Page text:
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Orbán asks Pope not to let Christian Hungary perish
Written by BT/MTI
Pope Francis urged Christians and Jews to take a united stand against anti-Semitism in Europe at a meeting with the delegations of the Ecumenical Council of Hungarian Churches (MEOT) and Hungarian Jewish organisations in Budapest on Sunday.
In his speech, Francis compared the relationship between Christians and Jews to the Chain Bridge linking the Buda and Pest sides of Budapest. He said Jews and Christians no longer wanted to see each other as strangers but as friends.
The two communities must fight anti-Semitism together to prevent the “waves of hate” from damaging their relationship, he said.
“Only if we become roots of peace and shoots of unity, will we prove credible in the eyes of the world, which look to us with a yearning that can bring hope to blossom,” the pope added.
“Whenever we were tempted to absorb the other, we were tearing down instead of building up,” he said.
Francis noted that Sunday’s meeting was taking place between Rosh Hashanah, the Jewish new year, and Yom Kippur, the Jewish day of atonement.
He said people and communities should build bridges while respecting everyone’s religious freedom instead of living in isolation.
In his greeting to the pope, Reformed Church Bishop Jozsef Steinbach, who heads the MEOT, said the International Eucharistic Congress was a blessing for Hungary’s Christians.
Steinbach said God’s gift of Jesus Christ to humanity mandated Christians to show love to and look out for each other, respect life and protect God’s creation.
The bishop asked for heavenly strength and blessing on the life and service of Pope Francis.
The MEOT presented the pope a facsimile of the Vizsoly Bible, the oldest surviving complete Bible translated into Hungarian.
A message from Chief Rabbi of Hungary Robert Frolich, who was recently hospitalised, was read out by Chief Rabbi Zoltan Radnoti.
In his message, Frolich wrote that despite the conflicts of the past, the common religious heritage and sacred traditions of Judaism and Christianity served as a beacon for the future of humanity.
Jews and Christians both know what it is like to be persecuted for their faith, the chief rabbi wrote, adding that they had also seen many times in the course of history that those who have God’s love and fear in their hearts “see the divine spark in others, respect man and the image of God, and turn to their fellow man with true love”.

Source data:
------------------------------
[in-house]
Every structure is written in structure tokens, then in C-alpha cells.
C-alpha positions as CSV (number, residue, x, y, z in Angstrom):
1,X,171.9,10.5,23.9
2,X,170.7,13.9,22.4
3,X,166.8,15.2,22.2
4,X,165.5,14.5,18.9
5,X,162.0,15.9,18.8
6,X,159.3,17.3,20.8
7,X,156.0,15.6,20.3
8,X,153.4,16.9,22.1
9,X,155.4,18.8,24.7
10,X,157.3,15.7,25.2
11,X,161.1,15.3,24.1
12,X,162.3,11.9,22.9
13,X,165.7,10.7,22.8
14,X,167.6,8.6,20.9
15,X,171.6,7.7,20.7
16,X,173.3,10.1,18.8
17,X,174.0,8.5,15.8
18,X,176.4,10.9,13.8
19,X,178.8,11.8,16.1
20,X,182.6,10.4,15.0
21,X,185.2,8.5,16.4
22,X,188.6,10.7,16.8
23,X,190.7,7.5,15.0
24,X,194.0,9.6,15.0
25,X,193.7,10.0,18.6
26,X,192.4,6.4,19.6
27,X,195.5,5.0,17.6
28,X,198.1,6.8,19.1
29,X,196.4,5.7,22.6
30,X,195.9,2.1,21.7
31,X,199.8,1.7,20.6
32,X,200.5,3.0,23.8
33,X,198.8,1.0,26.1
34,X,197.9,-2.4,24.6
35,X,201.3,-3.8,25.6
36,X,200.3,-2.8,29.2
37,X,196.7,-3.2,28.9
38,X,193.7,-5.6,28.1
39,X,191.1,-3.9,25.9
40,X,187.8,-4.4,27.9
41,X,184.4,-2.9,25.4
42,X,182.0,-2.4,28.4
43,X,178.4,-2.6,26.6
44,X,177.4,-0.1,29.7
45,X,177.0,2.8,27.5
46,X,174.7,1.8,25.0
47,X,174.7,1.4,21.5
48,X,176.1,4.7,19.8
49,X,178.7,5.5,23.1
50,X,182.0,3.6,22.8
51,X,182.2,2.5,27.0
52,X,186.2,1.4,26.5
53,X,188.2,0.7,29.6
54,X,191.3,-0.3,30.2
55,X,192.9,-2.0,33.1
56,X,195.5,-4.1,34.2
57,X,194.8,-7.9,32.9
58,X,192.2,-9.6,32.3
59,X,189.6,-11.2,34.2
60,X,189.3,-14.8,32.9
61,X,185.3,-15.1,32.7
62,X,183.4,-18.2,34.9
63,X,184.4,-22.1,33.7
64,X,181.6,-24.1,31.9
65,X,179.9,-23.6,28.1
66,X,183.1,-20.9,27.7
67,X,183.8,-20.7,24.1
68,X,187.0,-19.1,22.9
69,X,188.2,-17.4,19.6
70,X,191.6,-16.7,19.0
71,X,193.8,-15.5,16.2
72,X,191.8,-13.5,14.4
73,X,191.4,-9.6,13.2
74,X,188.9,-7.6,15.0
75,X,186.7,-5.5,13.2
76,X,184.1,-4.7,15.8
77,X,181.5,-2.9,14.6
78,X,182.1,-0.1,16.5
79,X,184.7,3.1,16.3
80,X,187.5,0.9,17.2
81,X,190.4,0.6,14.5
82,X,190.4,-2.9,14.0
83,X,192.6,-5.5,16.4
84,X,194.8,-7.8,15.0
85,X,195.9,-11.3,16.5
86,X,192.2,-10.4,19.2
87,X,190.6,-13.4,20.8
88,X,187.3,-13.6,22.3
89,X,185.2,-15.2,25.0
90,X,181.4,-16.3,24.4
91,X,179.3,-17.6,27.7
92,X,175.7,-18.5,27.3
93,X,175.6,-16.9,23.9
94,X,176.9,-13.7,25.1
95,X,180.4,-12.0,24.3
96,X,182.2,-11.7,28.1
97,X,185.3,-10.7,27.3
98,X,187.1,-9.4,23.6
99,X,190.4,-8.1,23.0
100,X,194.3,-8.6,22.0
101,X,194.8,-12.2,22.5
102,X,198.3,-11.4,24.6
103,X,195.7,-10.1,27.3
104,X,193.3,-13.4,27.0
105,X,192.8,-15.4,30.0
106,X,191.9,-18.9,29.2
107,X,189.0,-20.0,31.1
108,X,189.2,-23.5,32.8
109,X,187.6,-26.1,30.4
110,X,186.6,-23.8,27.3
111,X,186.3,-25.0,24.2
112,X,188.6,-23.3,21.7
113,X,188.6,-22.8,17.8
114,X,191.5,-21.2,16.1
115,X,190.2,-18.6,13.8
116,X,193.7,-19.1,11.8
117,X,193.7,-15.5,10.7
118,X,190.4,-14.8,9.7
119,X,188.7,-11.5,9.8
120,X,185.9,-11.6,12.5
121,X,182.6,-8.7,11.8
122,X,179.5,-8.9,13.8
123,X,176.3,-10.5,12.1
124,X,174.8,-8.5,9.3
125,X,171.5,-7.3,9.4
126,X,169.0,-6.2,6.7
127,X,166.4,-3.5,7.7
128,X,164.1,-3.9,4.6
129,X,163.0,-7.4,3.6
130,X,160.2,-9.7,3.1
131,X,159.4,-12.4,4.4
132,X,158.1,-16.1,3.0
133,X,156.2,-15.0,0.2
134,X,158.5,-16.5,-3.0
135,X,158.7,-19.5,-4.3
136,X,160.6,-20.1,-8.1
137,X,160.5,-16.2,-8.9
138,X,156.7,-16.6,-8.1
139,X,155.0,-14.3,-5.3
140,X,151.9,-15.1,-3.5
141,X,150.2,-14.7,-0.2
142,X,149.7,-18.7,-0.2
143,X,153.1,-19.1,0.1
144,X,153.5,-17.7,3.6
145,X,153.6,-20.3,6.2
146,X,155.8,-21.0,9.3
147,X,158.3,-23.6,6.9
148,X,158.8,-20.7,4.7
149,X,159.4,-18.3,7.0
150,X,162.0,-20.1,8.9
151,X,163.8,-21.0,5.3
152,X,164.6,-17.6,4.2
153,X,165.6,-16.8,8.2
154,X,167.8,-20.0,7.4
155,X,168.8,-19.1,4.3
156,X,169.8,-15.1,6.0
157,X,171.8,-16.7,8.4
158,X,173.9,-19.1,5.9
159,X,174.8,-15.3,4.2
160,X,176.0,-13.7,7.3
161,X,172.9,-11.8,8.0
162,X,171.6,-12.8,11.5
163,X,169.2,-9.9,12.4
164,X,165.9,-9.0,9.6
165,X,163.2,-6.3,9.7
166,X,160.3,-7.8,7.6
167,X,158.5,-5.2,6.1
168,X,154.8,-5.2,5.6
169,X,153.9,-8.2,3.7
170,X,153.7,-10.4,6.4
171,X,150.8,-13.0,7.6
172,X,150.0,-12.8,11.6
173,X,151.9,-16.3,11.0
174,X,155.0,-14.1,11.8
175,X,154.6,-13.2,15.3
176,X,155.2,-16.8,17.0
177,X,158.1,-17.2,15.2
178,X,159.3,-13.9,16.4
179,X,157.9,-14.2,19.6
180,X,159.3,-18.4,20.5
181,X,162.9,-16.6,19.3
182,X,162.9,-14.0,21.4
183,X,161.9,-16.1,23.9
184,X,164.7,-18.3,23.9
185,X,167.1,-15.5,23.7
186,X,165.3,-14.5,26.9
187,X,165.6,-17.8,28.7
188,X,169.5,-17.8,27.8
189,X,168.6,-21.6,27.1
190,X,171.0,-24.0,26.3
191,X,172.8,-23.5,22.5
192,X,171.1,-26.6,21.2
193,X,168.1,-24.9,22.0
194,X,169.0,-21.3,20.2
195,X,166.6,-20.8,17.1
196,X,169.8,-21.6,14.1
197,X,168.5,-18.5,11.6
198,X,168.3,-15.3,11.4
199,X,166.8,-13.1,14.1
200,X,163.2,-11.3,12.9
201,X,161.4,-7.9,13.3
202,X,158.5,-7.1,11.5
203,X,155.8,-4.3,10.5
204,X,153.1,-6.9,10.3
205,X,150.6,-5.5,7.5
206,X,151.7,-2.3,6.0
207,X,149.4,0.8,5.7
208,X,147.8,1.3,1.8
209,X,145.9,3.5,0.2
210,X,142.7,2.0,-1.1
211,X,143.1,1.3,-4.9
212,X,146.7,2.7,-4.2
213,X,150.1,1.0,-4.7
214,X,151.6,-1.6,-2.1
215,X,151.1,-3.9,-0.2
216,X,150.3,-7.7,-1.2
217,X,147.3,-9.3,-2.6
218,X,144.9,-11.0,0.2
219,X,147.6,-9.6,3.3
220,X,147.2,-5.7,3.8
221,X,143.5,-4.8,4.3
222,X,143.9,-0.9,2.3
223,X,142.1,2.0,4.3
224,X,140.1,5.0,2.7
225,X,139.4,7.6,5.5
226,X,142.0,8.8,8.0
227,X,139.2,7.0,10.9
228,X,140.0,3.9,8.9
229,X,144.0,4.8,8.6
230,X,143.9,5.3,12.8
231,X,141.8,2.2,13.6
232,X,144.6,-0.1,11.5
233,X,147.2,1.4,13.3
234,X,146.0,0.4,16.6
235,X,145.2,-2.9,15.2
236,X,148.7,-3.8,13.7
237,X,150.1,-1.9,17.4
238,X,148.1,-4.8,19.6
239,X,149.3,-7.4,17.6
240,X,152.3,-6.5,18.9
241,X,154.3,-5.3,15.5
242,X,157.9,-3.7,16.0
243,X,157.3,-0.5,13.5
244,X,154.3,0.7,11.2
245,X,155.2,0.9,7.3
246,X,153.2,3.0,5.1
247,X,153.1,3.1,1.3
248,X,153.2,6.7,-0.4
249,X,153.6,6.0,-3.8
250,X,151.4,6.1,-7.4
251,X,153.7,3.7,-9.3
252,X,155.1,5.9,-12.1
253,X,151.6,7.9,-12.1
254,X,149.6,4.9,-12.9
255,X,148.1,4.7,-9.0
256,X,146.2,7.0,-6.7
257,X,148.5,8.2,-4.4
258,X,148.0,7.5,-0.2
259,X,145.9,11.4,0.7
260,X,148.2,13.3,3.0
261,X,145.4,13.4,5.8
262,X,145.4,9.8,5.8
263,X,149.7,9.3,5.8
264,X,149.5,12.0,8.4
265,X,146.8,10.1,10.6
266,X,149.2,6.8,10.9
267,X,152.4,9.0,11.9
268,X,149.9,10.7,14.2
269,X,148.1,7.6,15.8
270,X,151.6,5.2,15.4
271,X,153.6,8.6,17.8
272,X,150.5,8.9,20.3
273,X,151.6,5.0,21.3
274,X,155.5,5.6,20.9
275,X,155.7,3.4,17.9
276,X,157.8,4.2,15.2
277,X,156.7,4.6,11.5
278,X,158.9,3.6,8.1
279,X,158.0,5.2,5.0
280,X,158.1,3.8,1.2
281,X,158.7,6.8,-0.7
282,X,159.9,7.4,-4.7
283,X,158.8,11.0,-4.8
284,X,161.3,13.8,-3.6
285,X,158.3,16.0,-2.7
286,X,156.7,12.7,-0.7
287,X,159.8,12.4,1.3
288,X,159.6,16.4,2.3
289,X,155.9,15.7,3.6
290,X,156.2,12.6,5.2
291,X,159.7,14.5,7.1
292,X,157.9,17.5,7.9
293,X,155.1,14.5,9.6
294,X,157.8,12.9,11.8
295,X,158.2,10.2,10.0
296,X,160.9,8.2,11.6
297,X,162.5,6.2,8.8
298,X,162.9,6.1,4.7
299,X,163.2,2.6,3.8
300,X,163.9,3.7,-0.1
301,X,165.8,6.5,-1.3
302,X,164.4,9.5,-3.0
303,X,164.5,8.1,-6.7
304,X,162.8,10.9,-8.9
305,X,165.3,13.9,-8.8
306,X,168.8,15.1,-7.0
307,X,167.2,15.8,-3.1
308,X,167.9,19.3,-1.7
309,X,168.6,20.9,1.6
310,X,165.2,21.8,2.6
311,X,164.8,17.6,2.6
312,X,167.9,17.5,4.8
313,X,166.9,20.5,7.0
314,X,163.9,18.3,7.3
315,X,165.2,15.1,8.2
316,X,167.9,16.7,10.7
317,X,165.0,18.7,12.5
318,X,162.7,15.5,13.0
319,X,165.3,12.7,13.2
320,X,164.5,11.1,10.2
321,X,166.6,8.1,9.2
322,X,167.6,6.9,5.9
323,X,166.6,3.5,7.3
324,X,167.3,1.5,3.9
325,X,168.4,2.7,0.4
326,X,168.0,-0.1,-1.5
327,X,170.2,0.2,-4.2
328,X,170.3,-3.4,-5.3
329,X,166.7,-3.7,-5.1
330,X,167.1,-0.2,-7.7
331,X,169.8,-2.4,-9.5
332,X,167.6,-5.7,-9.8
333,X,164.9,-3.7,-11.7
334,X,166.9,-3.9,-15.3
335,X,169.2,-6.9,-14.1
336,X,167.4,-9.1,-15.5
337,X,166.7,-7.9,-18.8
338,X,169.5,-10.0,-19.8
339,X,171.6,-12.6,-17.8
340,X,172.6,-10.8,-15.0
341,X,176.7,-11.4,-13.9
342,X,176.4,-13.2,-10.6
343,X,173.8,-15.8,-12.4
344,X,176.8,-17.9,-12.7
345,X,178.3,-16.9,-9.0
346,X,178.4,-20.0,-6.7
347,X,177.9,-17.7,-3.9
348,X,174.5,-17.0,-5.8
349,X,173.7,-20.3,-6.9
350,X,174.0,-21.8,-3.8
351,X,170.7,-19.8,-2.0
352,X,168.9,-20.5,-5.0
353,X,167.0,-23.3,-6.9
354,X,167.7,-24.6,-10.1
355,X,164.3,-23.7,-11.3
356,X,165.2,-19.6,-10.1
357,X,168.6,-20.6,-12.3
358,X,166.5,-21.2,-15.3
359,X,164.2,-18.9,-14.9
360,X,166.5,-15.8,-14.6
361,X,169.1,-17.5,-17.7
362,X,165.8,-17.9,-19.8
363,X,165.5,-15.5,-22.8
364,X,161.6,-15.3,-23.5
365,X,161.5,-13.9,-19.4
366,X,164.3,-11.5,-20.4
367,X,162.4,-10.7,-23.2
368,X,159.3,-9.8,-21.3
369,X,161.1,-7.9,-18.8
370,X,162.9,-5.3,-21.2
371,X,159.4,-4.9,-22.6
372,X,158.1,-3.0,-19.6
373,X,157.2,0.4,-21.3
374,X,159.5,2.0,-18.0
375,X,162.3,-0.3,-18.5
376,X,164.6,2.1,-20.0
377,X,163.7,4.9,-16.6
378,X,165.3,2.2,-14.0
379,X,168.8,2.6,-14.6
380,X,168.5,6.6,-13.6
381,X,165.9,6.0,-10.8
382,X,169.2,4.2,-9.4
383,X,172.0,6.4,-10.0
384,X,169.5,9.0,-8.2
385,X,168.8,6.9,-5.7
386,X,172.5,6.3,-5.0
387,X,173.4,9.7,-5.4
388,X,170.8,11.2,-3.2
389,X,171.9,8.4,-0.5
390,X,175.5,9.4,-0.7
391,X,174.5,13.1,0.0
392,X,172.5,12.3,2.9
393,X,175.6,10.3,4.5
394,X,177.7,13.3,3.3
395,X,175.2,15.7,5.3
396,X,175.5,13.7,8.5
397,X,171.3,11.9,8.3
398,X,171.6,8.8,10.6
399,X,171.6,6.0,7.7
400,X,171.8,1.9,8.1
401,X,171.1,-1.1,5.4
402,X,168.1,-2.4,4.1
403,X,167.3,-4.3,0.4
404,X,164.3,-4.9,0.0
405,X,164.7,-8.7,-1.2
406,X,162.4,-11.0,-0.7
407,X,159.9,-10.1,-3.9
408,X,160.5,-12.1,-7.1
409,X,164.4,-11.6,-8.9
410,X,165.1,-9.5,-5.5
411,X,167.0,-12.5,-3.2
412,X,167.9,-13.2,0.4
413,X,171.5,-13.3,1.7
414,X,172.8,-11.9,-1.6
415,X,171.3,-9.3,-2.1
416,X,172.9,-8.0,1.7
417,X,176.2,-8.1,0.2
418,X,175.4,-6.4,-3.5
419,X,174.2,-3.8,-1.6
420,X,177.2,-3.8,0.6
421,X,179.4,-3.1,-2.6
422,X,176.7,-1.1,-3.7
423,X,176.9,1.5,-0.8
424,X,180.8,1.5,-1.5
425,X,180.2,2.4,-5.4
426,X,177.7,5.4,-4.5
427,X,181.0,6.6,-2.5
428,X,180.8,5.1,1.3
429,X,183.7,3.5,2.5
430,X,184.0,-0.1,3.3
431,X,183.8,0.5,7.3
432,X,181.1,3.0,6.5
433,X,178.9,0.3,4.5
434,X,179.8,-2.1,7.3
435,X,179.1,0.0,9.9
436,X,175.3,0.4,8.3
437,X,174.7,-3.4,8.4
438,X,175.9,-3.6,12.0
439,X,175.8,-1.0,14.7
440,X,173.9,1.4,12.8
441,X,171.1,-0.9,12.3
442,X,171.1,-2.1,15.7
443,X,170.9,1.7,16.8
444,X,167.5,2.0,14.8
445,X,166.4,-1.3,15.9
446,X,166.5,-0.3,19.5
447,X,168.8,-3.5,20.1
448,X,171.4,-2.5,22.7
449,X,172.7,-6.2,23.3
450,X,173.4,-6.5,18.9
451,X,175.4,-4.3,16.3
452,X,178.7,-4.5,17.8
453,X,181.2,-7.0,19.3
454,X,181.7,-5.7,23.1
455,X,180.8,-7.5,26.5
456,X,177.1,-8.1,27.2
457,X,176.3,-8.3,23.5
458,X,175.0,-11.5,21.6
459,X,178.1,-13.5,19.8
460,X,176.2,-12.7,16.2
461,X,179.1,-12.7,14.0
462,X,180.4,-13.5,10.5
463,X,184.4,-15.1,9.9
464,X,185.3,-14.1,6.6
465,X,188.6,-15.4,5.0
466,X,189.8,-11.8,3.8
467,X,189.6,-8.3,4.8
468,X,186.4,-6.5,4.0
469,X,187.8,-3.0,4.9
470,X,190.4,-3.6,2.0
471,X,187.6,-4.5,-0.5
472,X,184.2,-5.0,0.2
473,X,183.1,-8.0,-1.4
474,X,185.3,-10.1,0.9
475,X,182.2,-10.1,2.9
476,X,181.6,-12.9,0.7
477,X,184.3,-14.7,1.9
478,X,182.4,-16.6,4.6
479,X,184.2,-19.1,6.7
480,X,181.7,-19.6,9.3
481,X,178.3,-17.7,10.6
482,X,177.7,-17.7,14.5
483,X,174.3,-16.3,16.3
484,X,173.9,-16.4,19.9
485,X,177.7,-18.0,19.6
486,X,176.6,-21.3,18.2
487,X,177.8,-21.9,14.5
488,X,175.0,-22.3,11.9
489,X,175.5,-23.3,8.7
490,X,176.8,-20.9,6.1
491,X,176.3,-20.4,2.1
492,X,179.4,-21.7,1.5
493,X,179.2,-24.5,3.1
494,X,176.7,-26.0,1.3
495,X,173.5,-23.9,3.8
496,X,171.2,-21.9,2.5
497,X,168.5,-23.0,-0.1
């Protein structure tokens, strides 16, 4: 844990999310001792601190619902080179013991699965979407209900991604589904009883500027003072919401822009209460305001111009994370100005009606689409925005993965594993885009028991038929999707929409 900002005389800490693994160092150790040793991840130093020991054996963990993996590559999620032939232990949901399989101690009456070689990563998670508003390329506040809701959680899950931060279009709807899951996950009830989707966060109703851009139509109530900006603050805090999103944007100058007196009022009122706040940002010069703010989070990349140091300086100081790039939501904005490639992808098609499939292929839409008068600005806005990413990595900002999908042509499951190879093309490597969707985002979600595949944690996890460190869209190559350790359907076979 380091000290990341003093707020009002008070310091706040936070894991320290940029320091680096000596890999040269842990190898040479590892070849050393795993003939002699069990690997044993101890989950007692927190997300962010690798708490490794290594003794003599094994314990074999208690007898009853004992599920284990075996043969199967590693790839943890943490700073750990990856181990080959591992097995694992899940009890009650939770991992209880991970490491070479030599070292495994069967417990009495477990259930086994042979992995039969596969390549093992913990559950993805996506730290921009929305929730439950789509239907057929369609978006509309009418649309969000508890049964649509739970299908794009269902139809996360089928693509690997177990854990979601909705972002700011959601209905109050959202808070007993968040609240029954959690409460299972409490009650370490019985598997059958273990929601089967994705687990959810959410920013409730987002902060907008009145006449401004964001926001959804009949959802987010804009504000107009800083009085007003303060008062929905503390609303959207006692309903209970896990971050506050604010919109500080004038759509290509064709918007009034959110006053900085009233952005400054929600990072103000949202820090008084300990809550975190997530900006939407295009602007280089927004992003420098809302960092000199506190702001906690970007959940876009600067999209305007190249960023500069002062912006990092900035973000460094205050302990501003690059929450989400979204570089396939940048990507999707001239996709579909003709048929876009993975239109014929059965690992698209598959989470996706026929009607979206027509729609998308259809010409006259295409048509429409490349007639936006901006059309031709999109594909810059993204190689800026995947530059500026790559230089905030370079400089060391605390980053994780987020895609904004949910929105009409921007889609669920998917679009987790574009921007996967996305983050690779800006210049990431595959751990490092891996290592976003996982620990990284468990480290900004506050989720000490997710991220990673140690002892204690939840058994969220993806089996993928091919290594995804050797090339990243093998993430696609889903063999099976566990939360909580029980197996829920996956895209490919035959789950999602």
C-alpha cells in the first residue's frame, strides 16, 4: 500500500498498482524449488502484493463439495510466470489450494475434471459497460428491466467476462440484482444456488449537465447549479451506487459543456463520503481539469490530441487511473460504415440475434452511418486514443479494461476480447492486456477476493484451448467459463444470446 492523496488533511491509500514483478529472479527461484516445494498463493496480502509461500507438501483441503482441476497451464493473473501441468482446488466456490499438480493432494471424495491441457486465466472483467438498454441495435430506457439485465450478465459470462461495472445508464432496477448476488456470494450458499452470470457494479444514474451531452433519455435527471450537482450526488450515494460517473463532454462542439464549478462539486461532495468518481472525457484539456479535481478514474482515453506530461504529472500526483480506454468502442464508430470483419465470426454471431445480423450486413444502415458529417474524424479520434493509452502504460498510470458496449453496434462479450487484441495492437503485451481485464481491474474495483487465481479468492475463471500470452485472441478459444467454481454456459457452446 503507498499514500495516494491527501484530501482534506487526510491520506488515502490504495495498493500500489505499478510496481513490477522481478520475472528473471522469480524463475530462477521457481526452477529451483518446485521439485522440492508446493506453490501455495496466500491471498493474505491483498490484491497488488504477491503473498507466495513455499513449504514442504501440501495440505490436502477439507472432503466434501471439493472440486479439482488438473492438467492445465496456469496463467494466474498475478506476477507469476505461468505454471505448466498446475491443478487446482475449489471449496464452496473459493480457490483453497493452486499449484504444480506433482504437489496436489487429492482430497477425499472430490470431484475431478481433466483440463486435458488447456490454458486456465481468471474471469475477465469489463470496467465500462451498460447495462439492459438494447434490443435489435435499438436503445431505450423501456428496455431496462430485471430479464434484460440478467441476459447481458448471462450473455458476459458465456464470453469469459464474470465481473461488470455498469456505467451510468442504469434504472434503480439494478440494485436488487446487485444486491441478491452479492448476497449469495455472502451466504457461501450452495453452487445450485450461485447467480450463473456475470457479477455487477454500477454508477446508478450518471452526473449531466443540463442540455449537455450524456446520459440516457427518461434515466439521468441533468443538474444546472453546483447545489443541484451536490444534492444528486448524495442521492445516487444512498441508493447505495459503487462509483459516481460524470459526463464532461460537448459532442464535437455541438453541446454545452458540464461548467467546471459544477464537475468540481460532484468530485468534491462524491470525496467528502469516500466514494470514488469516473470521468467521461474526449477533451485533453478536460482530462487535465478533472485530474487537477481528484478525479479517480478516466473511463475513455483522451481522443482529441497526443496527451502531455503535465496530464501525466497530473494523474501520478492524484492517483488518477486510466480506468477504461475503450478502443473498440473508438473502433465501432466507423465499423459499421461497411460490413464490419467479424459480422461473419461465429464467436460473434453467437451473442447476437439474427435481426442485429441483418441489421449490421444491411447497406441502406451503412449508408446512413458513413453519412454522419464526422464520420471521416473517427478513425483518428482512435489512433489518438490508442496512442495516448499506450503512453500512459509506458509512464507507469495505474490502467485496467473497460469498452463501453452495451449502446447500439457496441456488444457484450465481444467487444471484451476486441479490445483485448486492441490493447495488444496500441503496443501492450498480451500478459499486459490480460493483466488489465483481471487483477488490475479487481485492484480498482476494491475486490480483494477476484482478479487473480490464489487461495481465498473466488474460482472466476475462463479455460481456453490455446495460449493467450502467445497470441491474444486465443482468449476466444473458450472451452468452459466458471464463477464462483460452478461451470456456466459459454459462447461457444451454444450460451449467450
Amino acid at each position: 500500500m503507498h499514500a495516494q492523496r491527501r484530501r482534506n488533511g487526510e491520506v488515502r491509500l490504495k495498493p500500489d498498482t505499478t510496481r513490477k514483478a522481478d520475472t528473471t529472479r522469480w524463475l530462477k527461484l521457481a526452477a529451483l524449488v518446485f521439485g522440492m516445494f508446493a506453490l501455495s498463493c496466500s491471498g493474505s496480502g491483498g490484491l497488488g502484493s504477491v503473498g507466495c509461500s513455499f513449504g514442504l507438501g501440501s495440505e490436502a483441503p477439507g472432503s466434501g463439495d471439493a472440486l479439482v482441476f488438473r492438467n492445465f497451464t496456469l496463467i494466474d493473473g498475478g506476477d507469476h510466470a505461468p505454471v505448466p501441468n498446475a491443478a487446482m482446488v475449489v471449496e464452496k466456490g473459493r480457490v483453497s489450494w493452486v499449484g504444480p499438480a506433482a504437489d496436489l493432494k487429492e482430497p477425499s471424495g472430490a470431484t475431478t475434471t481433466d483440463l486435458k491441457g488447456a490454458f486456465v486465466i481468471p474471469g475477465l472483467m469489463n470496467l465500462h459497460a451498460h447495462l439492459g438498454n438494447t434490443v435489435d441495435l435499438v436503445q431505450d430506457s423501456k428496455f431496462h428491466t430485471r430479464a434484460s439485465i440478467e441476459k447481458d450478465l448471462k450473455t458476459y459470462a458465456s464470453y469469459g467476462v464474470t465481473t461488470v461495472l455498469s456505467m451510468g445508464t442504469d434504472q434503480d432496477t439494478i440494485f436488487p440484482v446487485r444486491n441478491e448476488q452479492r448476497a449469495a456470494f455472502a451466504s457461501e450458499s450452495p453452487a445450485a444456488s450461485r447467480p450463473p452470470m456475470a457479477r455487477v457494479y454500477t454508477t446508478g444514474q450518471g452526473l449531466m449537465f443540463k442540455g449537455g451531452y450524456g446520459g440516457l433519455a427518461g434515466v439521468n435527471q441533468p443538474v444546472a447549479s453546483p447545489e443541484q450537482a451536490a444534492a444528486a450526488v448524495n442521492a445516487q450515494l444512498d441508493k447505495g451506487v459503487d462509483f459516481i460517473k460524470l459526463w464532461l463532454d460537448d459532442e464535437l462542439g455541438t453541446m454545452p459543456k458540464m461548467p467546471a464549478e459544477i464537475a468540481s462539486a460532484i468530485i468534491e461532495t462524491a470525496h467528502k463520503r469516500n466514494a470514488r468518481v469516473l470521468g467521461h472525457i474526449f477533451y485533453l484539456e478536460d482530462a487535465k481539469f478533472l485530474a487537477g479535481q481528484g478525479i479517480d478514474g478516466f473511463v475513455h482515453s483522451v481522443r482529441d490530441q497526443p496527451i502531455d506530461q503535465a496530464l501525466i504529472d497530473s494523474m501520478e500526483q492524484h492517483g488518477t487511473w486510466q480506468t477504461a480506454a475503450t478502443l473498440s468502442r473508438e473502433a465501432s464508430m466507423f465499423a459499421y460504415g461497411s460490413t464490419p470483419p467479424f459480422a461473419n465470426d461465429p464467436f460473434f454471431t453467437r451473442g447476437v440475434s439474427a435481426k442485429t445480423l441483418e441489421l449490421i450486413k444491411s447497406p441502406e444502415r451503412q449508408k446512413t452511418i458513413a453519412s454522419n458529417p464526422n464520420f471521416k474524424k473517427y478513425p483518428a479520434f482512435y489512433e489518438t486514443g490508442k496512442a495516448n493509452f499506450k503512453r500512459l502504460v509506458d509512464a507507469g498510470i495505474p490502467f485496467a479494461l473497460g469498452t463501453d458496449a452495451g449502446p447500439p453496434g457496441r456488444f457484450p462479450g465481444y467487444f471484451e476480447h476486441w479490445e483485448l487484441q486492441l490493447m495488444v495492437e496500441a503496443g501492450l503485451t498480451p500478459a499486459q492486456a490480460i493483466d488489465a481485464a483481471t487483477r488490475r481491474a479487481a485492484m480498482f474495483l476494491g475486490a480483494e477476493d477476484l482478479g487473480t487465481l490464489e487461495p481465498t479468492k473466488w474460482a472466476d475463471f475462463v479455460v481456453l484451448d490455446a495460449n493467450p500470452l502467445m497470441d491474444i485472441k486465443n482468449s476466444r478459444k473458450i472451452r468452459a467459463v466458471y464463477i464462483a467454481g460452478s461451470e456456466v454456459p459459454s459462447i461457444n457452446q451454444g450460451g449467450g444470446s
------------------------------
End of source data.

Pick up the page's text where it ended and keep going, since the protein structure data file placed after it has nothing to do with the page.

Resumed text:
Over the past decades Jews and Christians have done a lot to “break down the walls that separate them” and to see each other as friends, he added.
The Jewish organisations gave Francis a silver Torah pointer.
The MEOT’s delegation included, among others, Zoltan Balog, the head of the Synod of the Hungarian Reformed Church; Bishop Tamas Fabiny of the Evangelical Lutheran Church in Hungary; Bishop Peter Kondor, the deputy head of the MEOT; Janos Papp, head of the Hungarian Baptist Church; Albert Pataky, head of the Hungarian Pentecostal Church; Vilmos Fischl, secretary general of the MEOT; as well as representatives of the Hungarian Methodist, Anglican and Orthodox churches.
Hungary’s Jewish organisations were represented by Andras Heisler, the head of Jewish federation Mazsihisz; Chief Rabbi Zoltan Radnoti; and Gergo Guba and Gabor Kalman of the Reform congregations.
Pope Francis at the closing mass: ‘May the Cross link the past, future’
Pope Francis on Sunday expressed his wish that the Cross be “the bridge between the past and the future” for those gathered for the 52nd International Eucharistic Congress in Budapest.
Before reciting the Angelus prayer at the end of the closing mass of the congress in Heroes’ Square, the pope said the feeling of religion was what gave life to the Hungarian nation.
However, the Cross planted in the ground “not only invites us to be well-rooted, but also reaches high and extends its arms to everyone”, he said.
“The Cross invites us to be firm in our roots, but we must not be satisfied with this,” the pope said, adding that the faithful should also “draw from the fountain and give drink to those who thirst in our time”.
“My wish is that you be grounded and open, rooted and considerate,” Francis said.
He said the Mission Cross called on the faithful to preach the Gospel and the message of God’s eternal love. “In today’s world hungry for love, this is the nourishment that all Hungarians crave,” he said.